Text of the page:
By Michelle Powers
It was 75 years ago when my uncle and thousands of other young men, some my age, some even younger, stormed Normandy’s beaches. The barbed-wire frontlines of Hitler’s Third Reich were teeming with landmines waiting to blow, Luftwaffe overhead, waiting to strafe.
My uncle, Giuliano Caravello, made it off those beaches, able to walk again on New York City’s cement streets … but only because of the others who never made it off the shore. Their last steps heavy, imprinted in sand. Footprints washed away, like their hopes. Like their lives.
If there is one thing I learned by having the privilege to visit the Normandy American Cemetery near Omaha Beach on the anniversary of its darkest hours in history, it is this: In life, you only get where you’re going because of the people around you, the ones who take a bullet for you, the ones who pick you up when you fall, the ones who keep pushing you, bleeding and broken. Even the ones who run by you. Maybe them the most.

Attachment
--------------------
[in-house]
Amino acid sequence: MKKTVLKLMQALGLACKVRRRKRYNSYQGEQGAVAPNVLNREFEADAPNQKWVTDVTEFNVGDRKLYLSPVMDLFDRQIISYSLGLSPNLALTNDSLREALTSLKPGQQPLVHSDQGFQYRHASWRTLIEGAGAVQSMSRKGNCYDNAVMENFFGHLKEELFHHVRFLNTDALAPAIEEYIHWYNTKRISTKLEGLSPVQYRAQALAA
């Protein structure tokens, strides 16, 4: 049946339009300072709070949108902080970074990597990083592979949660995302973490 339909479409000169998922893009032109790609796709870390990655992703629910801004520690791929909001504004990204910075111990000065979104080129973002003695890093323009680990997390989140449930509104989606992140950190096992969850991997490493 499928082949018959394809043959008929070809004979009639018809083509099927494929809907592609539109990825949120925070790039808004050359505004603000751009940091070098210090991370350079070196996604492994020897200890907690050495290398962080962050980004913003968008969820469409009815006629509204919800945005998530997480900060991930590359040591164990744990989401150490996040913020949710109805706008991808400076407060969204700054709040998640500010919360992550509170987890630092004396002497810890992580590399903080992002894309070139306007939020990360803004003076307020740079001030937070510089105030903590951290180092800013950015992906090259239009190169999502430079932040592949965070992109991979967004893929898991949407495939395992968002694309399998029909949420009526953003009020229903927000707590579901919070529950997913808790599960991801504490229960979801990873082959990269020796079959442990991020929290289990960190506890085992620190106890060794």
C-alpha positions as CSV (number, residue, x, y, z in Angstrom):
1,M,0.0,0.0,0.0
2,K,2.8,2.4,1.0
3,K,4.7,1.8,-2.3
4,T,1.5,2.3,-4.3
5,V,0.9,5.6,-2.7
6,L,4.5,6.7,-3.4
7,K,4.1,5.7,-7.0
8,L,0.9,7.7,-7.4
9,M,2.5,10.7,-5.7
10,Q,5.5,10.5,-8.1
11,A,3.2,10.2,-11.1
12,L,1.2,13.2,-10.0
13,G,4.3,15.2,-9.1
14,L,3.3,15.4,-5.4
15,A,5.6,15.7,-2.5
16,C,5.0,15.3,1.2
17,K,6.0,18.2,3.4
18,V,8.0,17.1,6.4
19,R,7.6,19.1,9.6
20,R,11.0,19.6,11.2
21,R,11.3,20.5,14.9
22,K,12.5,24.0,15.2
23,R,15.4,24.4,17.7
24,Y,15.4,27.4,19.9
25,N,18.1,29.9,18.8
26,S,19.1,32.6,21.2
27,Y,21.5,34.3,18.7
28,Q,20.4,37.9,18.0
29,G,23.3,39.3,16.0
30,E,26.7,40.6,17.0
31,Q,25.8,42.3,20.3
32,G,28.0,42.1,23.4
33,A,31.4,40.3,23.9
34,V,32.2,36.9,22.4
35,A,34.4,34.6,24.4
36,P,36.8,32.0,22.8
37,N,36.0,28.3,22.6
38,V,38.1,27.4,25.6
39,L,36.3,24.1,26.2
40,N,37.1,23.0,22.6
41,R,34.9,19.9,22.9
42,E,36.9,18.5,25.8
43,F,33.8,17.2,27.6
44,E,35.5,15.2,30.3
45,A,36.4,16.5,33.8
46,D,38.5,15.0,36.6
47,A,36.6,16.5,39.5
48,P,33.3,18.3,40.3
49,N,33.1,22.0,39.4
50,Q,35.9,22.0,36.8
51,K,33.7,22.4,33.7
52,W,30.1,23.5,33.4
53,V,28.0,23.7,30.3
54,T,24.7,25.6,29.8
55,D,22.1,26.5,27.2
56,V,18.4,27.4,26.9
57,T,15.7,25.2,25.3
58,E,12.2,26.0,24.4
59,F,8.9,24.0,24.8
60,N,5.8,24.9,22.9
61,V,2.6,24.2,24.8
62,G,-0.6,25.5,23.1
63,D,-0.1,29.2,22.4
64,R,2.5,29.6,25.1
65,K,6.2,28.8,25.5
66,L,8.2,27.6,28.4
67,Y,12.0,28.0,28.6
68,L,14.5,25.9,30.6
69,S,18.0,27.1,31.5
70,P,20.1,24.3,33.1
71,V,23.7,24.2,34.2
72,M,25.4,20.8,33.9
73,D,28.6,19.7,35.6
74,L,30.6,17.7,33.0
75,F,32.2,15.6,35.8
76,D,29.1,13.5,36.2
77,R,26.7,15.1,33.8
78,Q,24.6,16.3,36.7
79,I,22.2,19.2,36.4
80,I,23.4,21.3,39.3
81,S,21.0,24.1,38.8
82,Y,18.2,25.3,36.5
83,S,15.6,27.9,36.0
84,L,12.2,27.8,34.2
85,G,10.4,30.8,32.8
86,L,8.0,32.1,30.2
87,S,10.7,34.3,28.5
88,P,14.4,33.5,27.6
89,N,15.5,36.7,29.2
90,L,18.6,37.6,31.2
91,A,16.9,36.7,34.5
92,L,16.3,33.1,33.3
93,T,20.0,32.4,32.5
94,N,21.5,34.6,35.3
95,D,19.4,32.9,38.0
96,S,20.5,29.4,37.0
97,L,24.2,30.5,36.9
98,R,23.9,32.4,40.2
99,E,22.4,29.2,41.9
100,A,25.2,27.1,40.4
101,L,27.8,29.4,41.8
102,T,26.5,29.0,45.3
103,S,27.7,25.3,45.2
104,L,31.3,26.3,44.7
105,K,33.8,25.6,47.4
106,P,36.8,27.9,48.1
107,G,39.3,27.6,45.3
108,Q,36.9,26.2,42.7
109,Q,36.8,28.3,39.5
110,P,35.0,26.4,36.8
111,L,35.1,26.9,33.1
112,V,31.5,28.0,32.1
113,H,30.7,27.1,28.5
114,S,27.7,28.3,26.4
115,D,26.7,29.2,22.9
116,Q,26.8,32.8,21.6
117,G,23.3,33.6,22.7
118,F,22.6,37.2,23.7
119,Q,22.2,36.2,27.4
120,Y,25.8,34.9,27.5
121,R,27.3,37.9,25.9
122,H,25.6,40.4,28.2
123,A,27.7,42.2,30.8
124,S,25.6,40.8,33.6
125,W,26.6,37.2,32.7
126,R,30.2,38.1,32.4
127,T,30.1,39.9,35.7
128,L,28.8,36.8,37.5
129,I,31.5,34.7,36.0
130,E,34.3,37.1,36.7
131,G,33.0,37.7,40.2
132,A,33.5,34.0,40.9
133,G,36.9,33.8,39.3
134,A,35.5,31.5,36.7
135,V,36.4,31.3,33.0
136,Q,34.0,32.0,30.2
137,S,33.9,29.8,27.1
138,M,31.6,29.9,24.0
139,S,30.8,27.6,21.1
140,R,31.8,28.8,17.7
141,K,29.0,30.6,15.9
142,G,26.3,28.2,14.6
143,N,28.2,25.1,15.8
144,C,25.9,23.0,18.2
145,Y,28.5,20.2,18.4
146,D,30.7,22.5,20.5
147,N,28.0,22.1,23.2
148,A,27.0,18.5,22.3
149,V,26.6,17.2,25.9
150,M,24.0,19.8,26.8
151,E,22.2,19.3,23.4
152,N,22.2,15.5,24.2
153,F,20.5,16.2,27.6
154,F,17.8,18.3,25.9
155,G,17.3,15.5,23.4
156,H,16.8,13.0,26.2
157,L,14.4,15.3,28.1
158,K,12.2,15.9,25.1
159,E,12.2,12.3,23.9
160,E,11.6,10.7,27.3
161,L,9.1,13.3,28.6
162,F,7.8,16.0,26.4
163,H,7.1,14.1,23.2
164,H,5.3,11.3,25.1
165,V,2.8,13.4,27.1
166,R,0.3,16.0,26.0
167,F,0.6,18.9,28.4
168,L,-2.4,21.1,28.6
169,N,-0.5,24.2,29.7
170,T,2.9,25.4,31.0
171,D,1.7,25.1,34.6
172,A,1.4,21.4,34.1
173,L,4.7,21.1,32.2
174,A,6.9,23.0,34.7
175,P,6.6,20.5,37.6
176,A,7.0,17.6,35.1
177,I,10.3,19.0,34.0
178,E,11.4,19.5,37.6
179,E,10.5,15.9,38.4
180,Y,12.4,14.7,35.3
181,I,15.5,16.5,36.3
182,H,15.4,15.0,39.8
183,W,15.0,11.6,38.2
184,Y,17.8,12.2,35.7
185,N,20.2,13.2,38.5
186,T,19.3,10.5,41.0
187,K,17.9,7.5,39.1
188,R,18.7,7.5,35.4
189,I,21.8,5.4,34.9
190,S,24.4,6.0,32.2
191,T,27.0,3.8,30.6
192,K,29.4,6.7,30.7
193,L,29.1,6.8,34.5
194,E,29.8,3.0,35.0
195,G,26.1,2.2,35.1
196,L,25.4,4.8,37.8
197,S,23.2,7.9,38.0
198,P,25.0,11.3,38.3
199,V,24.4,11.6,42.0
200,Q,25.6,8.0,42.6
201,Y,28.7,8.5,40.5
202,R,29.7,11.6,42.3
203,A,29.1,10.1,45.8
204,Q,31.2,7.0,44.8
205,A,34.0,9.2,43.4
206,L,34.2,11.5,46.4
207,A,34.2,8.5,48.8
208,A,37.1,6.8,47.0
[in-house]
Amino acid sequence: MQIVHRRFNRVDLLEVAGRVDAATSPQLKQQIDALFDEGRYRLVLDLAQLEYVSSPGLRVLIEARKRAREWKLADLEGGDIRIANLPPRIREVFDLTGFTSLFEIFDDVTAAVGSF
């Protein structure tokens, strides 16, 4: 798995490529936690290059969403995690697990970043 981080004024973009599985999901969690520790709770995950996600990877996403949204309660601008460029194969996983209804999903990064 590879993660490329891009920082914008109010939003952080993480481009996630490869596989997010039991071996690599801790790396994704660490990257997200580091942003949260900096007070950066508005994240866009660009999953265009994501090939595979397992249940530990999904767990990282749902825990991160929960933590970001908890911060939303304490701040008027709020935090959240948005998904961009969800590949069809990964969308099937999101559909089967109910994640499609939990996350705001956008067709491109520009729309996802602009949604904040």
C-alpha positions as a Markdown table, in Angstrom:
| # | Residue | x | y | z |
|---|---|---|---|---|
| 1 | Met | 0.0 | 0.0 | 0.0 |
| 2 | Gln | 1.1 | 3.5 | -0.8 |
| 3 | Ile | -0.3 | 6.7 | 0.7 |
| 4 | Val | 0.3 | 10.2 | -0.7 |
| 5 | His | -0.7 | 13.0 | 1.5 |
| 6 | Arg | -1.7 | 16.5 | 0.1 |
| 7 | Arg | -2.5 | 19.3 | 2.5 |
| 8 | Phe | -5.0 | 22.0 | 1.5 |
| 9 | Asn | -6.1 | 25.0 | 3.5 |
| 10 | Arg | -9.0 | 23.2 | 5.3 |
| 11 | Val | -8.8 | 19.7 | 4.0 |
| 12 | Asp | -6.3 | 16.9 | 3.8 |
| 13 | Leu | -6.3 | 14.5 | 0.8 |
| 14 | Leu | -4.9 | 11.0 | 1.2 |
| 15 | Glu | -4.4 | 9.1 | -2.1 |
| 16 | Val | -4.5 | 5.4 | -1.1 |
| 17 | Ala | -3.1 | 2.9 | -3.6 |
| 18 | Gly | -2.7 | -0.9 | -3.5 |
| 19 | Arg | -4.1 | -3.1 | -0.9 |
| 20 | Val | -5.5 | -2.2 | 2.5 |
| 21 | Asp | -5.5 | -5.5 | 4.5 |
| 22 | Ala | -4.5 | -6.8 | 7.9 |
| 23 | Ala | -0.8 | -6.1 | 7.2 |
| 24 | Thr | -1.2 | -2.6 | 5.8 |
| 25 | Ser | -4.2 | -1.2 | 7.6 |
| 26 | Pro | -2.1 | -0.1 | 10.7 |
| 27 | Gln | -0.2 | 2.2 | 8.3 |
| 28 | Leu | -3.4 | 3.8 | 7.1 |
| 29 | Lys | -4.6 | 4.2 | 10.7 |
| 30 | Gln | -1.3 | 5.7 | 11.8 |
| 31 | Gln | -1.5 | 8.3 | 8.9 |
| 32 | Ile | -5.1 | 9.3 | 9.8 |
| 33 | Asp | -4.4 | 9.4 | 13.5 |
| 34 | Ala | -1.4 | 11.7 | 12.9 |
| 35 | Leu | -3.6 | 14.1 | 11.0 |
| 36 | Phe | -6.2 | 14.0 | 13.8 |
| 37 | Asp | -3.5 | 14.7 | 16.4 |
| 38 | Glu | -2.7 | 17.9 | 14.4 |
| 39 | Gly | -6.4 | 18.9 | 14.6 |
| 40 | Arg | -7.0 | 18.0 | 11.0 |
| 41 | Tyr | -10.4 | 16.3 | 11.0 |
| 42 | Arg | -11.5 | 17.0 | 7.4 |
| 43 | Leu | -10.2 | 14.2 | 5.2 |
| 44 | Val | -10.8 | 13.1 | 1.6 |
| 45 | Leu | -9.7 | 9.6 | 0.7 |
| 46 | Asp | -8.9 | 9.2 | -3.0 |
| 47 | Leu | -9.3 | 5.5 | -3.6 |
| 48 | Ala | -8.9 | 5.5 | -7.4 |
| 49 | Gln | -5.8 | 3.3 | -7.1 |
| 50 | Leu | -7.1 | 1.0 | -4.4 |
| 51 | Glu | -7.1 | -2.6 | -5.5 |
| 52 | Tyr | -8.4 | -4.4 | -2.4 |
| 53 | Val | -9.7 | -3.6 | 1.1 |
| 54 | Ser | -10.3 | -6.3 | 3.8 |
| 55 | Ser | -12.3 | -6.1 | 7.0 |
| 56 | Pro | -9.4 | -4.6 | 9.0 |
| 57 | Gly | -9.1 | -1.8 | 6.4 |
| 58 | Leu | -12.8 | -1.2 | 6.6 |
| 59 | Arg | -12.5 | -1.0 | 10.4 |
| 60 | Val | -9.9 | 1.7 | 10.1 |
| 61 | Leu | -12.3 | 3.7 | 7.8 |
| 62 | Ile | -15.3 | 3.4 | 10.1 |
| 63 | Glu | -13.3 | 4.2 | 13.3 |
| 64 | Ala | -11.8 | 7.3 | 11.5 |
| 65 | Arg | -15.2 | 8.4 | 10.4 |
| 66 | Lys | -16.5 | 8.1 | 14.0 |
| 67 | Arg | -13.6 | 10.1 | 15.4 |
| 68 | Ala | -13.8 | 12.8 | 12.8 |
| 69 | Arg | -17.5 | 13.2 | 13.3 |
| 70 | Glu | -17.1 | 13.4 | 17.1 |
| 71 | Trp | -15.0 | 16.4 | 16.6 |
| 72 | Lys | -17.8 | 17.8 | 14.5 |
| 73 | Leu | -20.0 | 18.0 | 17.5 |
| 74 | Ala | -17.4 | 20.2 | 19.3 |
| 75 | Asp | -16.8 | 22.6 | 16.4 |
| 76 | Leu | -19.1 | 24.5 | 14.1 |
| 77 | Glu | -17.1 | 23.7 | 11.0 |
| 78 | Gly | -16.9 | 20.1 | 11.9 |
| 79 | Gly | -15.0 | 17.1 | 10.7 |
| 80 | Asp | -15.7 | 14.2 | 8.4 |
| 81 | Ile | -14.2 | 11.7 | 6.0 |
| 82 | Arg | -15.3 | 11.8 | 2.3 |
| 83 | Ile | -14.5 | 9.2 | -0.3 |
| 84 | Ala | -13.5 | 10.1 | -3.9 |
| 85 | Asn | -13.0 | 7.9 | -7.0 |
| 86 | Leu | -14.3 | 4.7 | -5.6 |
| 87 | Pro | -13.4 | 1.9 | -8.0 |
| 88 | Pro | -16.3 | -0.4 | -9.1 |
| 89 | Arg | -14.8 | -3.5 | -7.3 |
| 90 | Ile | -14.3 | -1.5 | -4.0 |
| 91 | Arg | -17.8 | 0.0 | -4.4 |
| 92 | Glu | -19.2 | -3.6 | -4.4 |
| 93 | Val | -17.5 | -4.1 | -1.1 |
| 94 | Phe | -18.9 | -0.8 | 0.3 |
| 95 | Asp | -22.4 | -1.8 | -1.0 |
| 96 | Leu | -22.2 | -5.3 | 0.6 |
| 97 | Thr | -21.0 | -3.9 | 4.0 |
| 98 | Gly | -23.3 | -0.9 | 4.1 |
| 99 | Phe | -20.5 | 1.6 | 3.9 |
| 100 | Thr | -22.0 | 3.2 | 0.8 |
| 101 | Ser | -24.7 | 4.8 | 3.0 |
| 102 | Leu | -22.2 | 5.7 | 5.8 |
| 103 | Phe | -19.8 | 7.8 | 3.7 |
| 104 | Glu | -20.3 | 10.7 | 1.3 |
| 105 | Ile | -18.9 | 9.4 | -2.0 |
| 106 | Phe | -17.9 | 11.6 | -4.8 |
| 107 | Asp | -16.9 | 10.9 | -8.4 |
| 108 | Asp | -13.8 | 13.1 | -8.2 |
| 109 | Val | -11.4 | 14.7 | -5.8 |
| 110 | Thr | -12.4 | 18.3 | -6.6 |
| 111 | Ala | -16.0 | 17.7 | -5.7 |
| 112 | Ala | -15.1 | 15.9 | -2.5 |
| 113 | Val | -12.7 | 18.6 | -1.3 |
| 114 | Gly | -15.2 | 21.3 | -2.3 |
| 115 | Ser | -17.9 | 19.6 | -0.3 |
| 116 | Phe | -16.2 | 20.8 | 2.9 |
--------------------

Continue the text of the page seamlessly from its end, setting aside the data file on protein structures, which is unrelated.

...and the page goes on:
And this: You only get where you’ve been because of those who came before you. The ones who pushed through, cut their way through impenetrable hedge groves, parachuted behind enemy lines, scaled cliffs, all to liberate the world.
That leaves me here, where the sea meets the sand in northern France. Generations later, thousands of miles from Brooklyn, watching the same tide my uncle rolled in on. The water laps, the seagulls caw. The sand crunches and shells crack. Did anyone hear any of that on June 6, 1944? Serenity didn’t have its time or place there. Not then. No match for the rumble of engines, the cries for humanity. I only wish some did hear the small sounds, familiar ones to a boy from Coney Island or Sheepshead Bay breathing in the sea air as his last.
I stand barefoot – no boots, no backpack. No ill-fitting helmet, clean fingers and a clean face. Not with everything to lose, but everything to gain. Looking out on Normandy, you realize one thing. The sun shines in your eyes, but it’s clear. Water sprays in your face, but not enough to blur it.
“It” is this: Together – we too, can make even the ugliest battlefields beautiful and breathless sites to behold for future generations. That’s a freedom worth living for, fighting for and as thousands proved – some known only by God – worth dying for.
Powers is the managing editor of news gathering for The Tablet.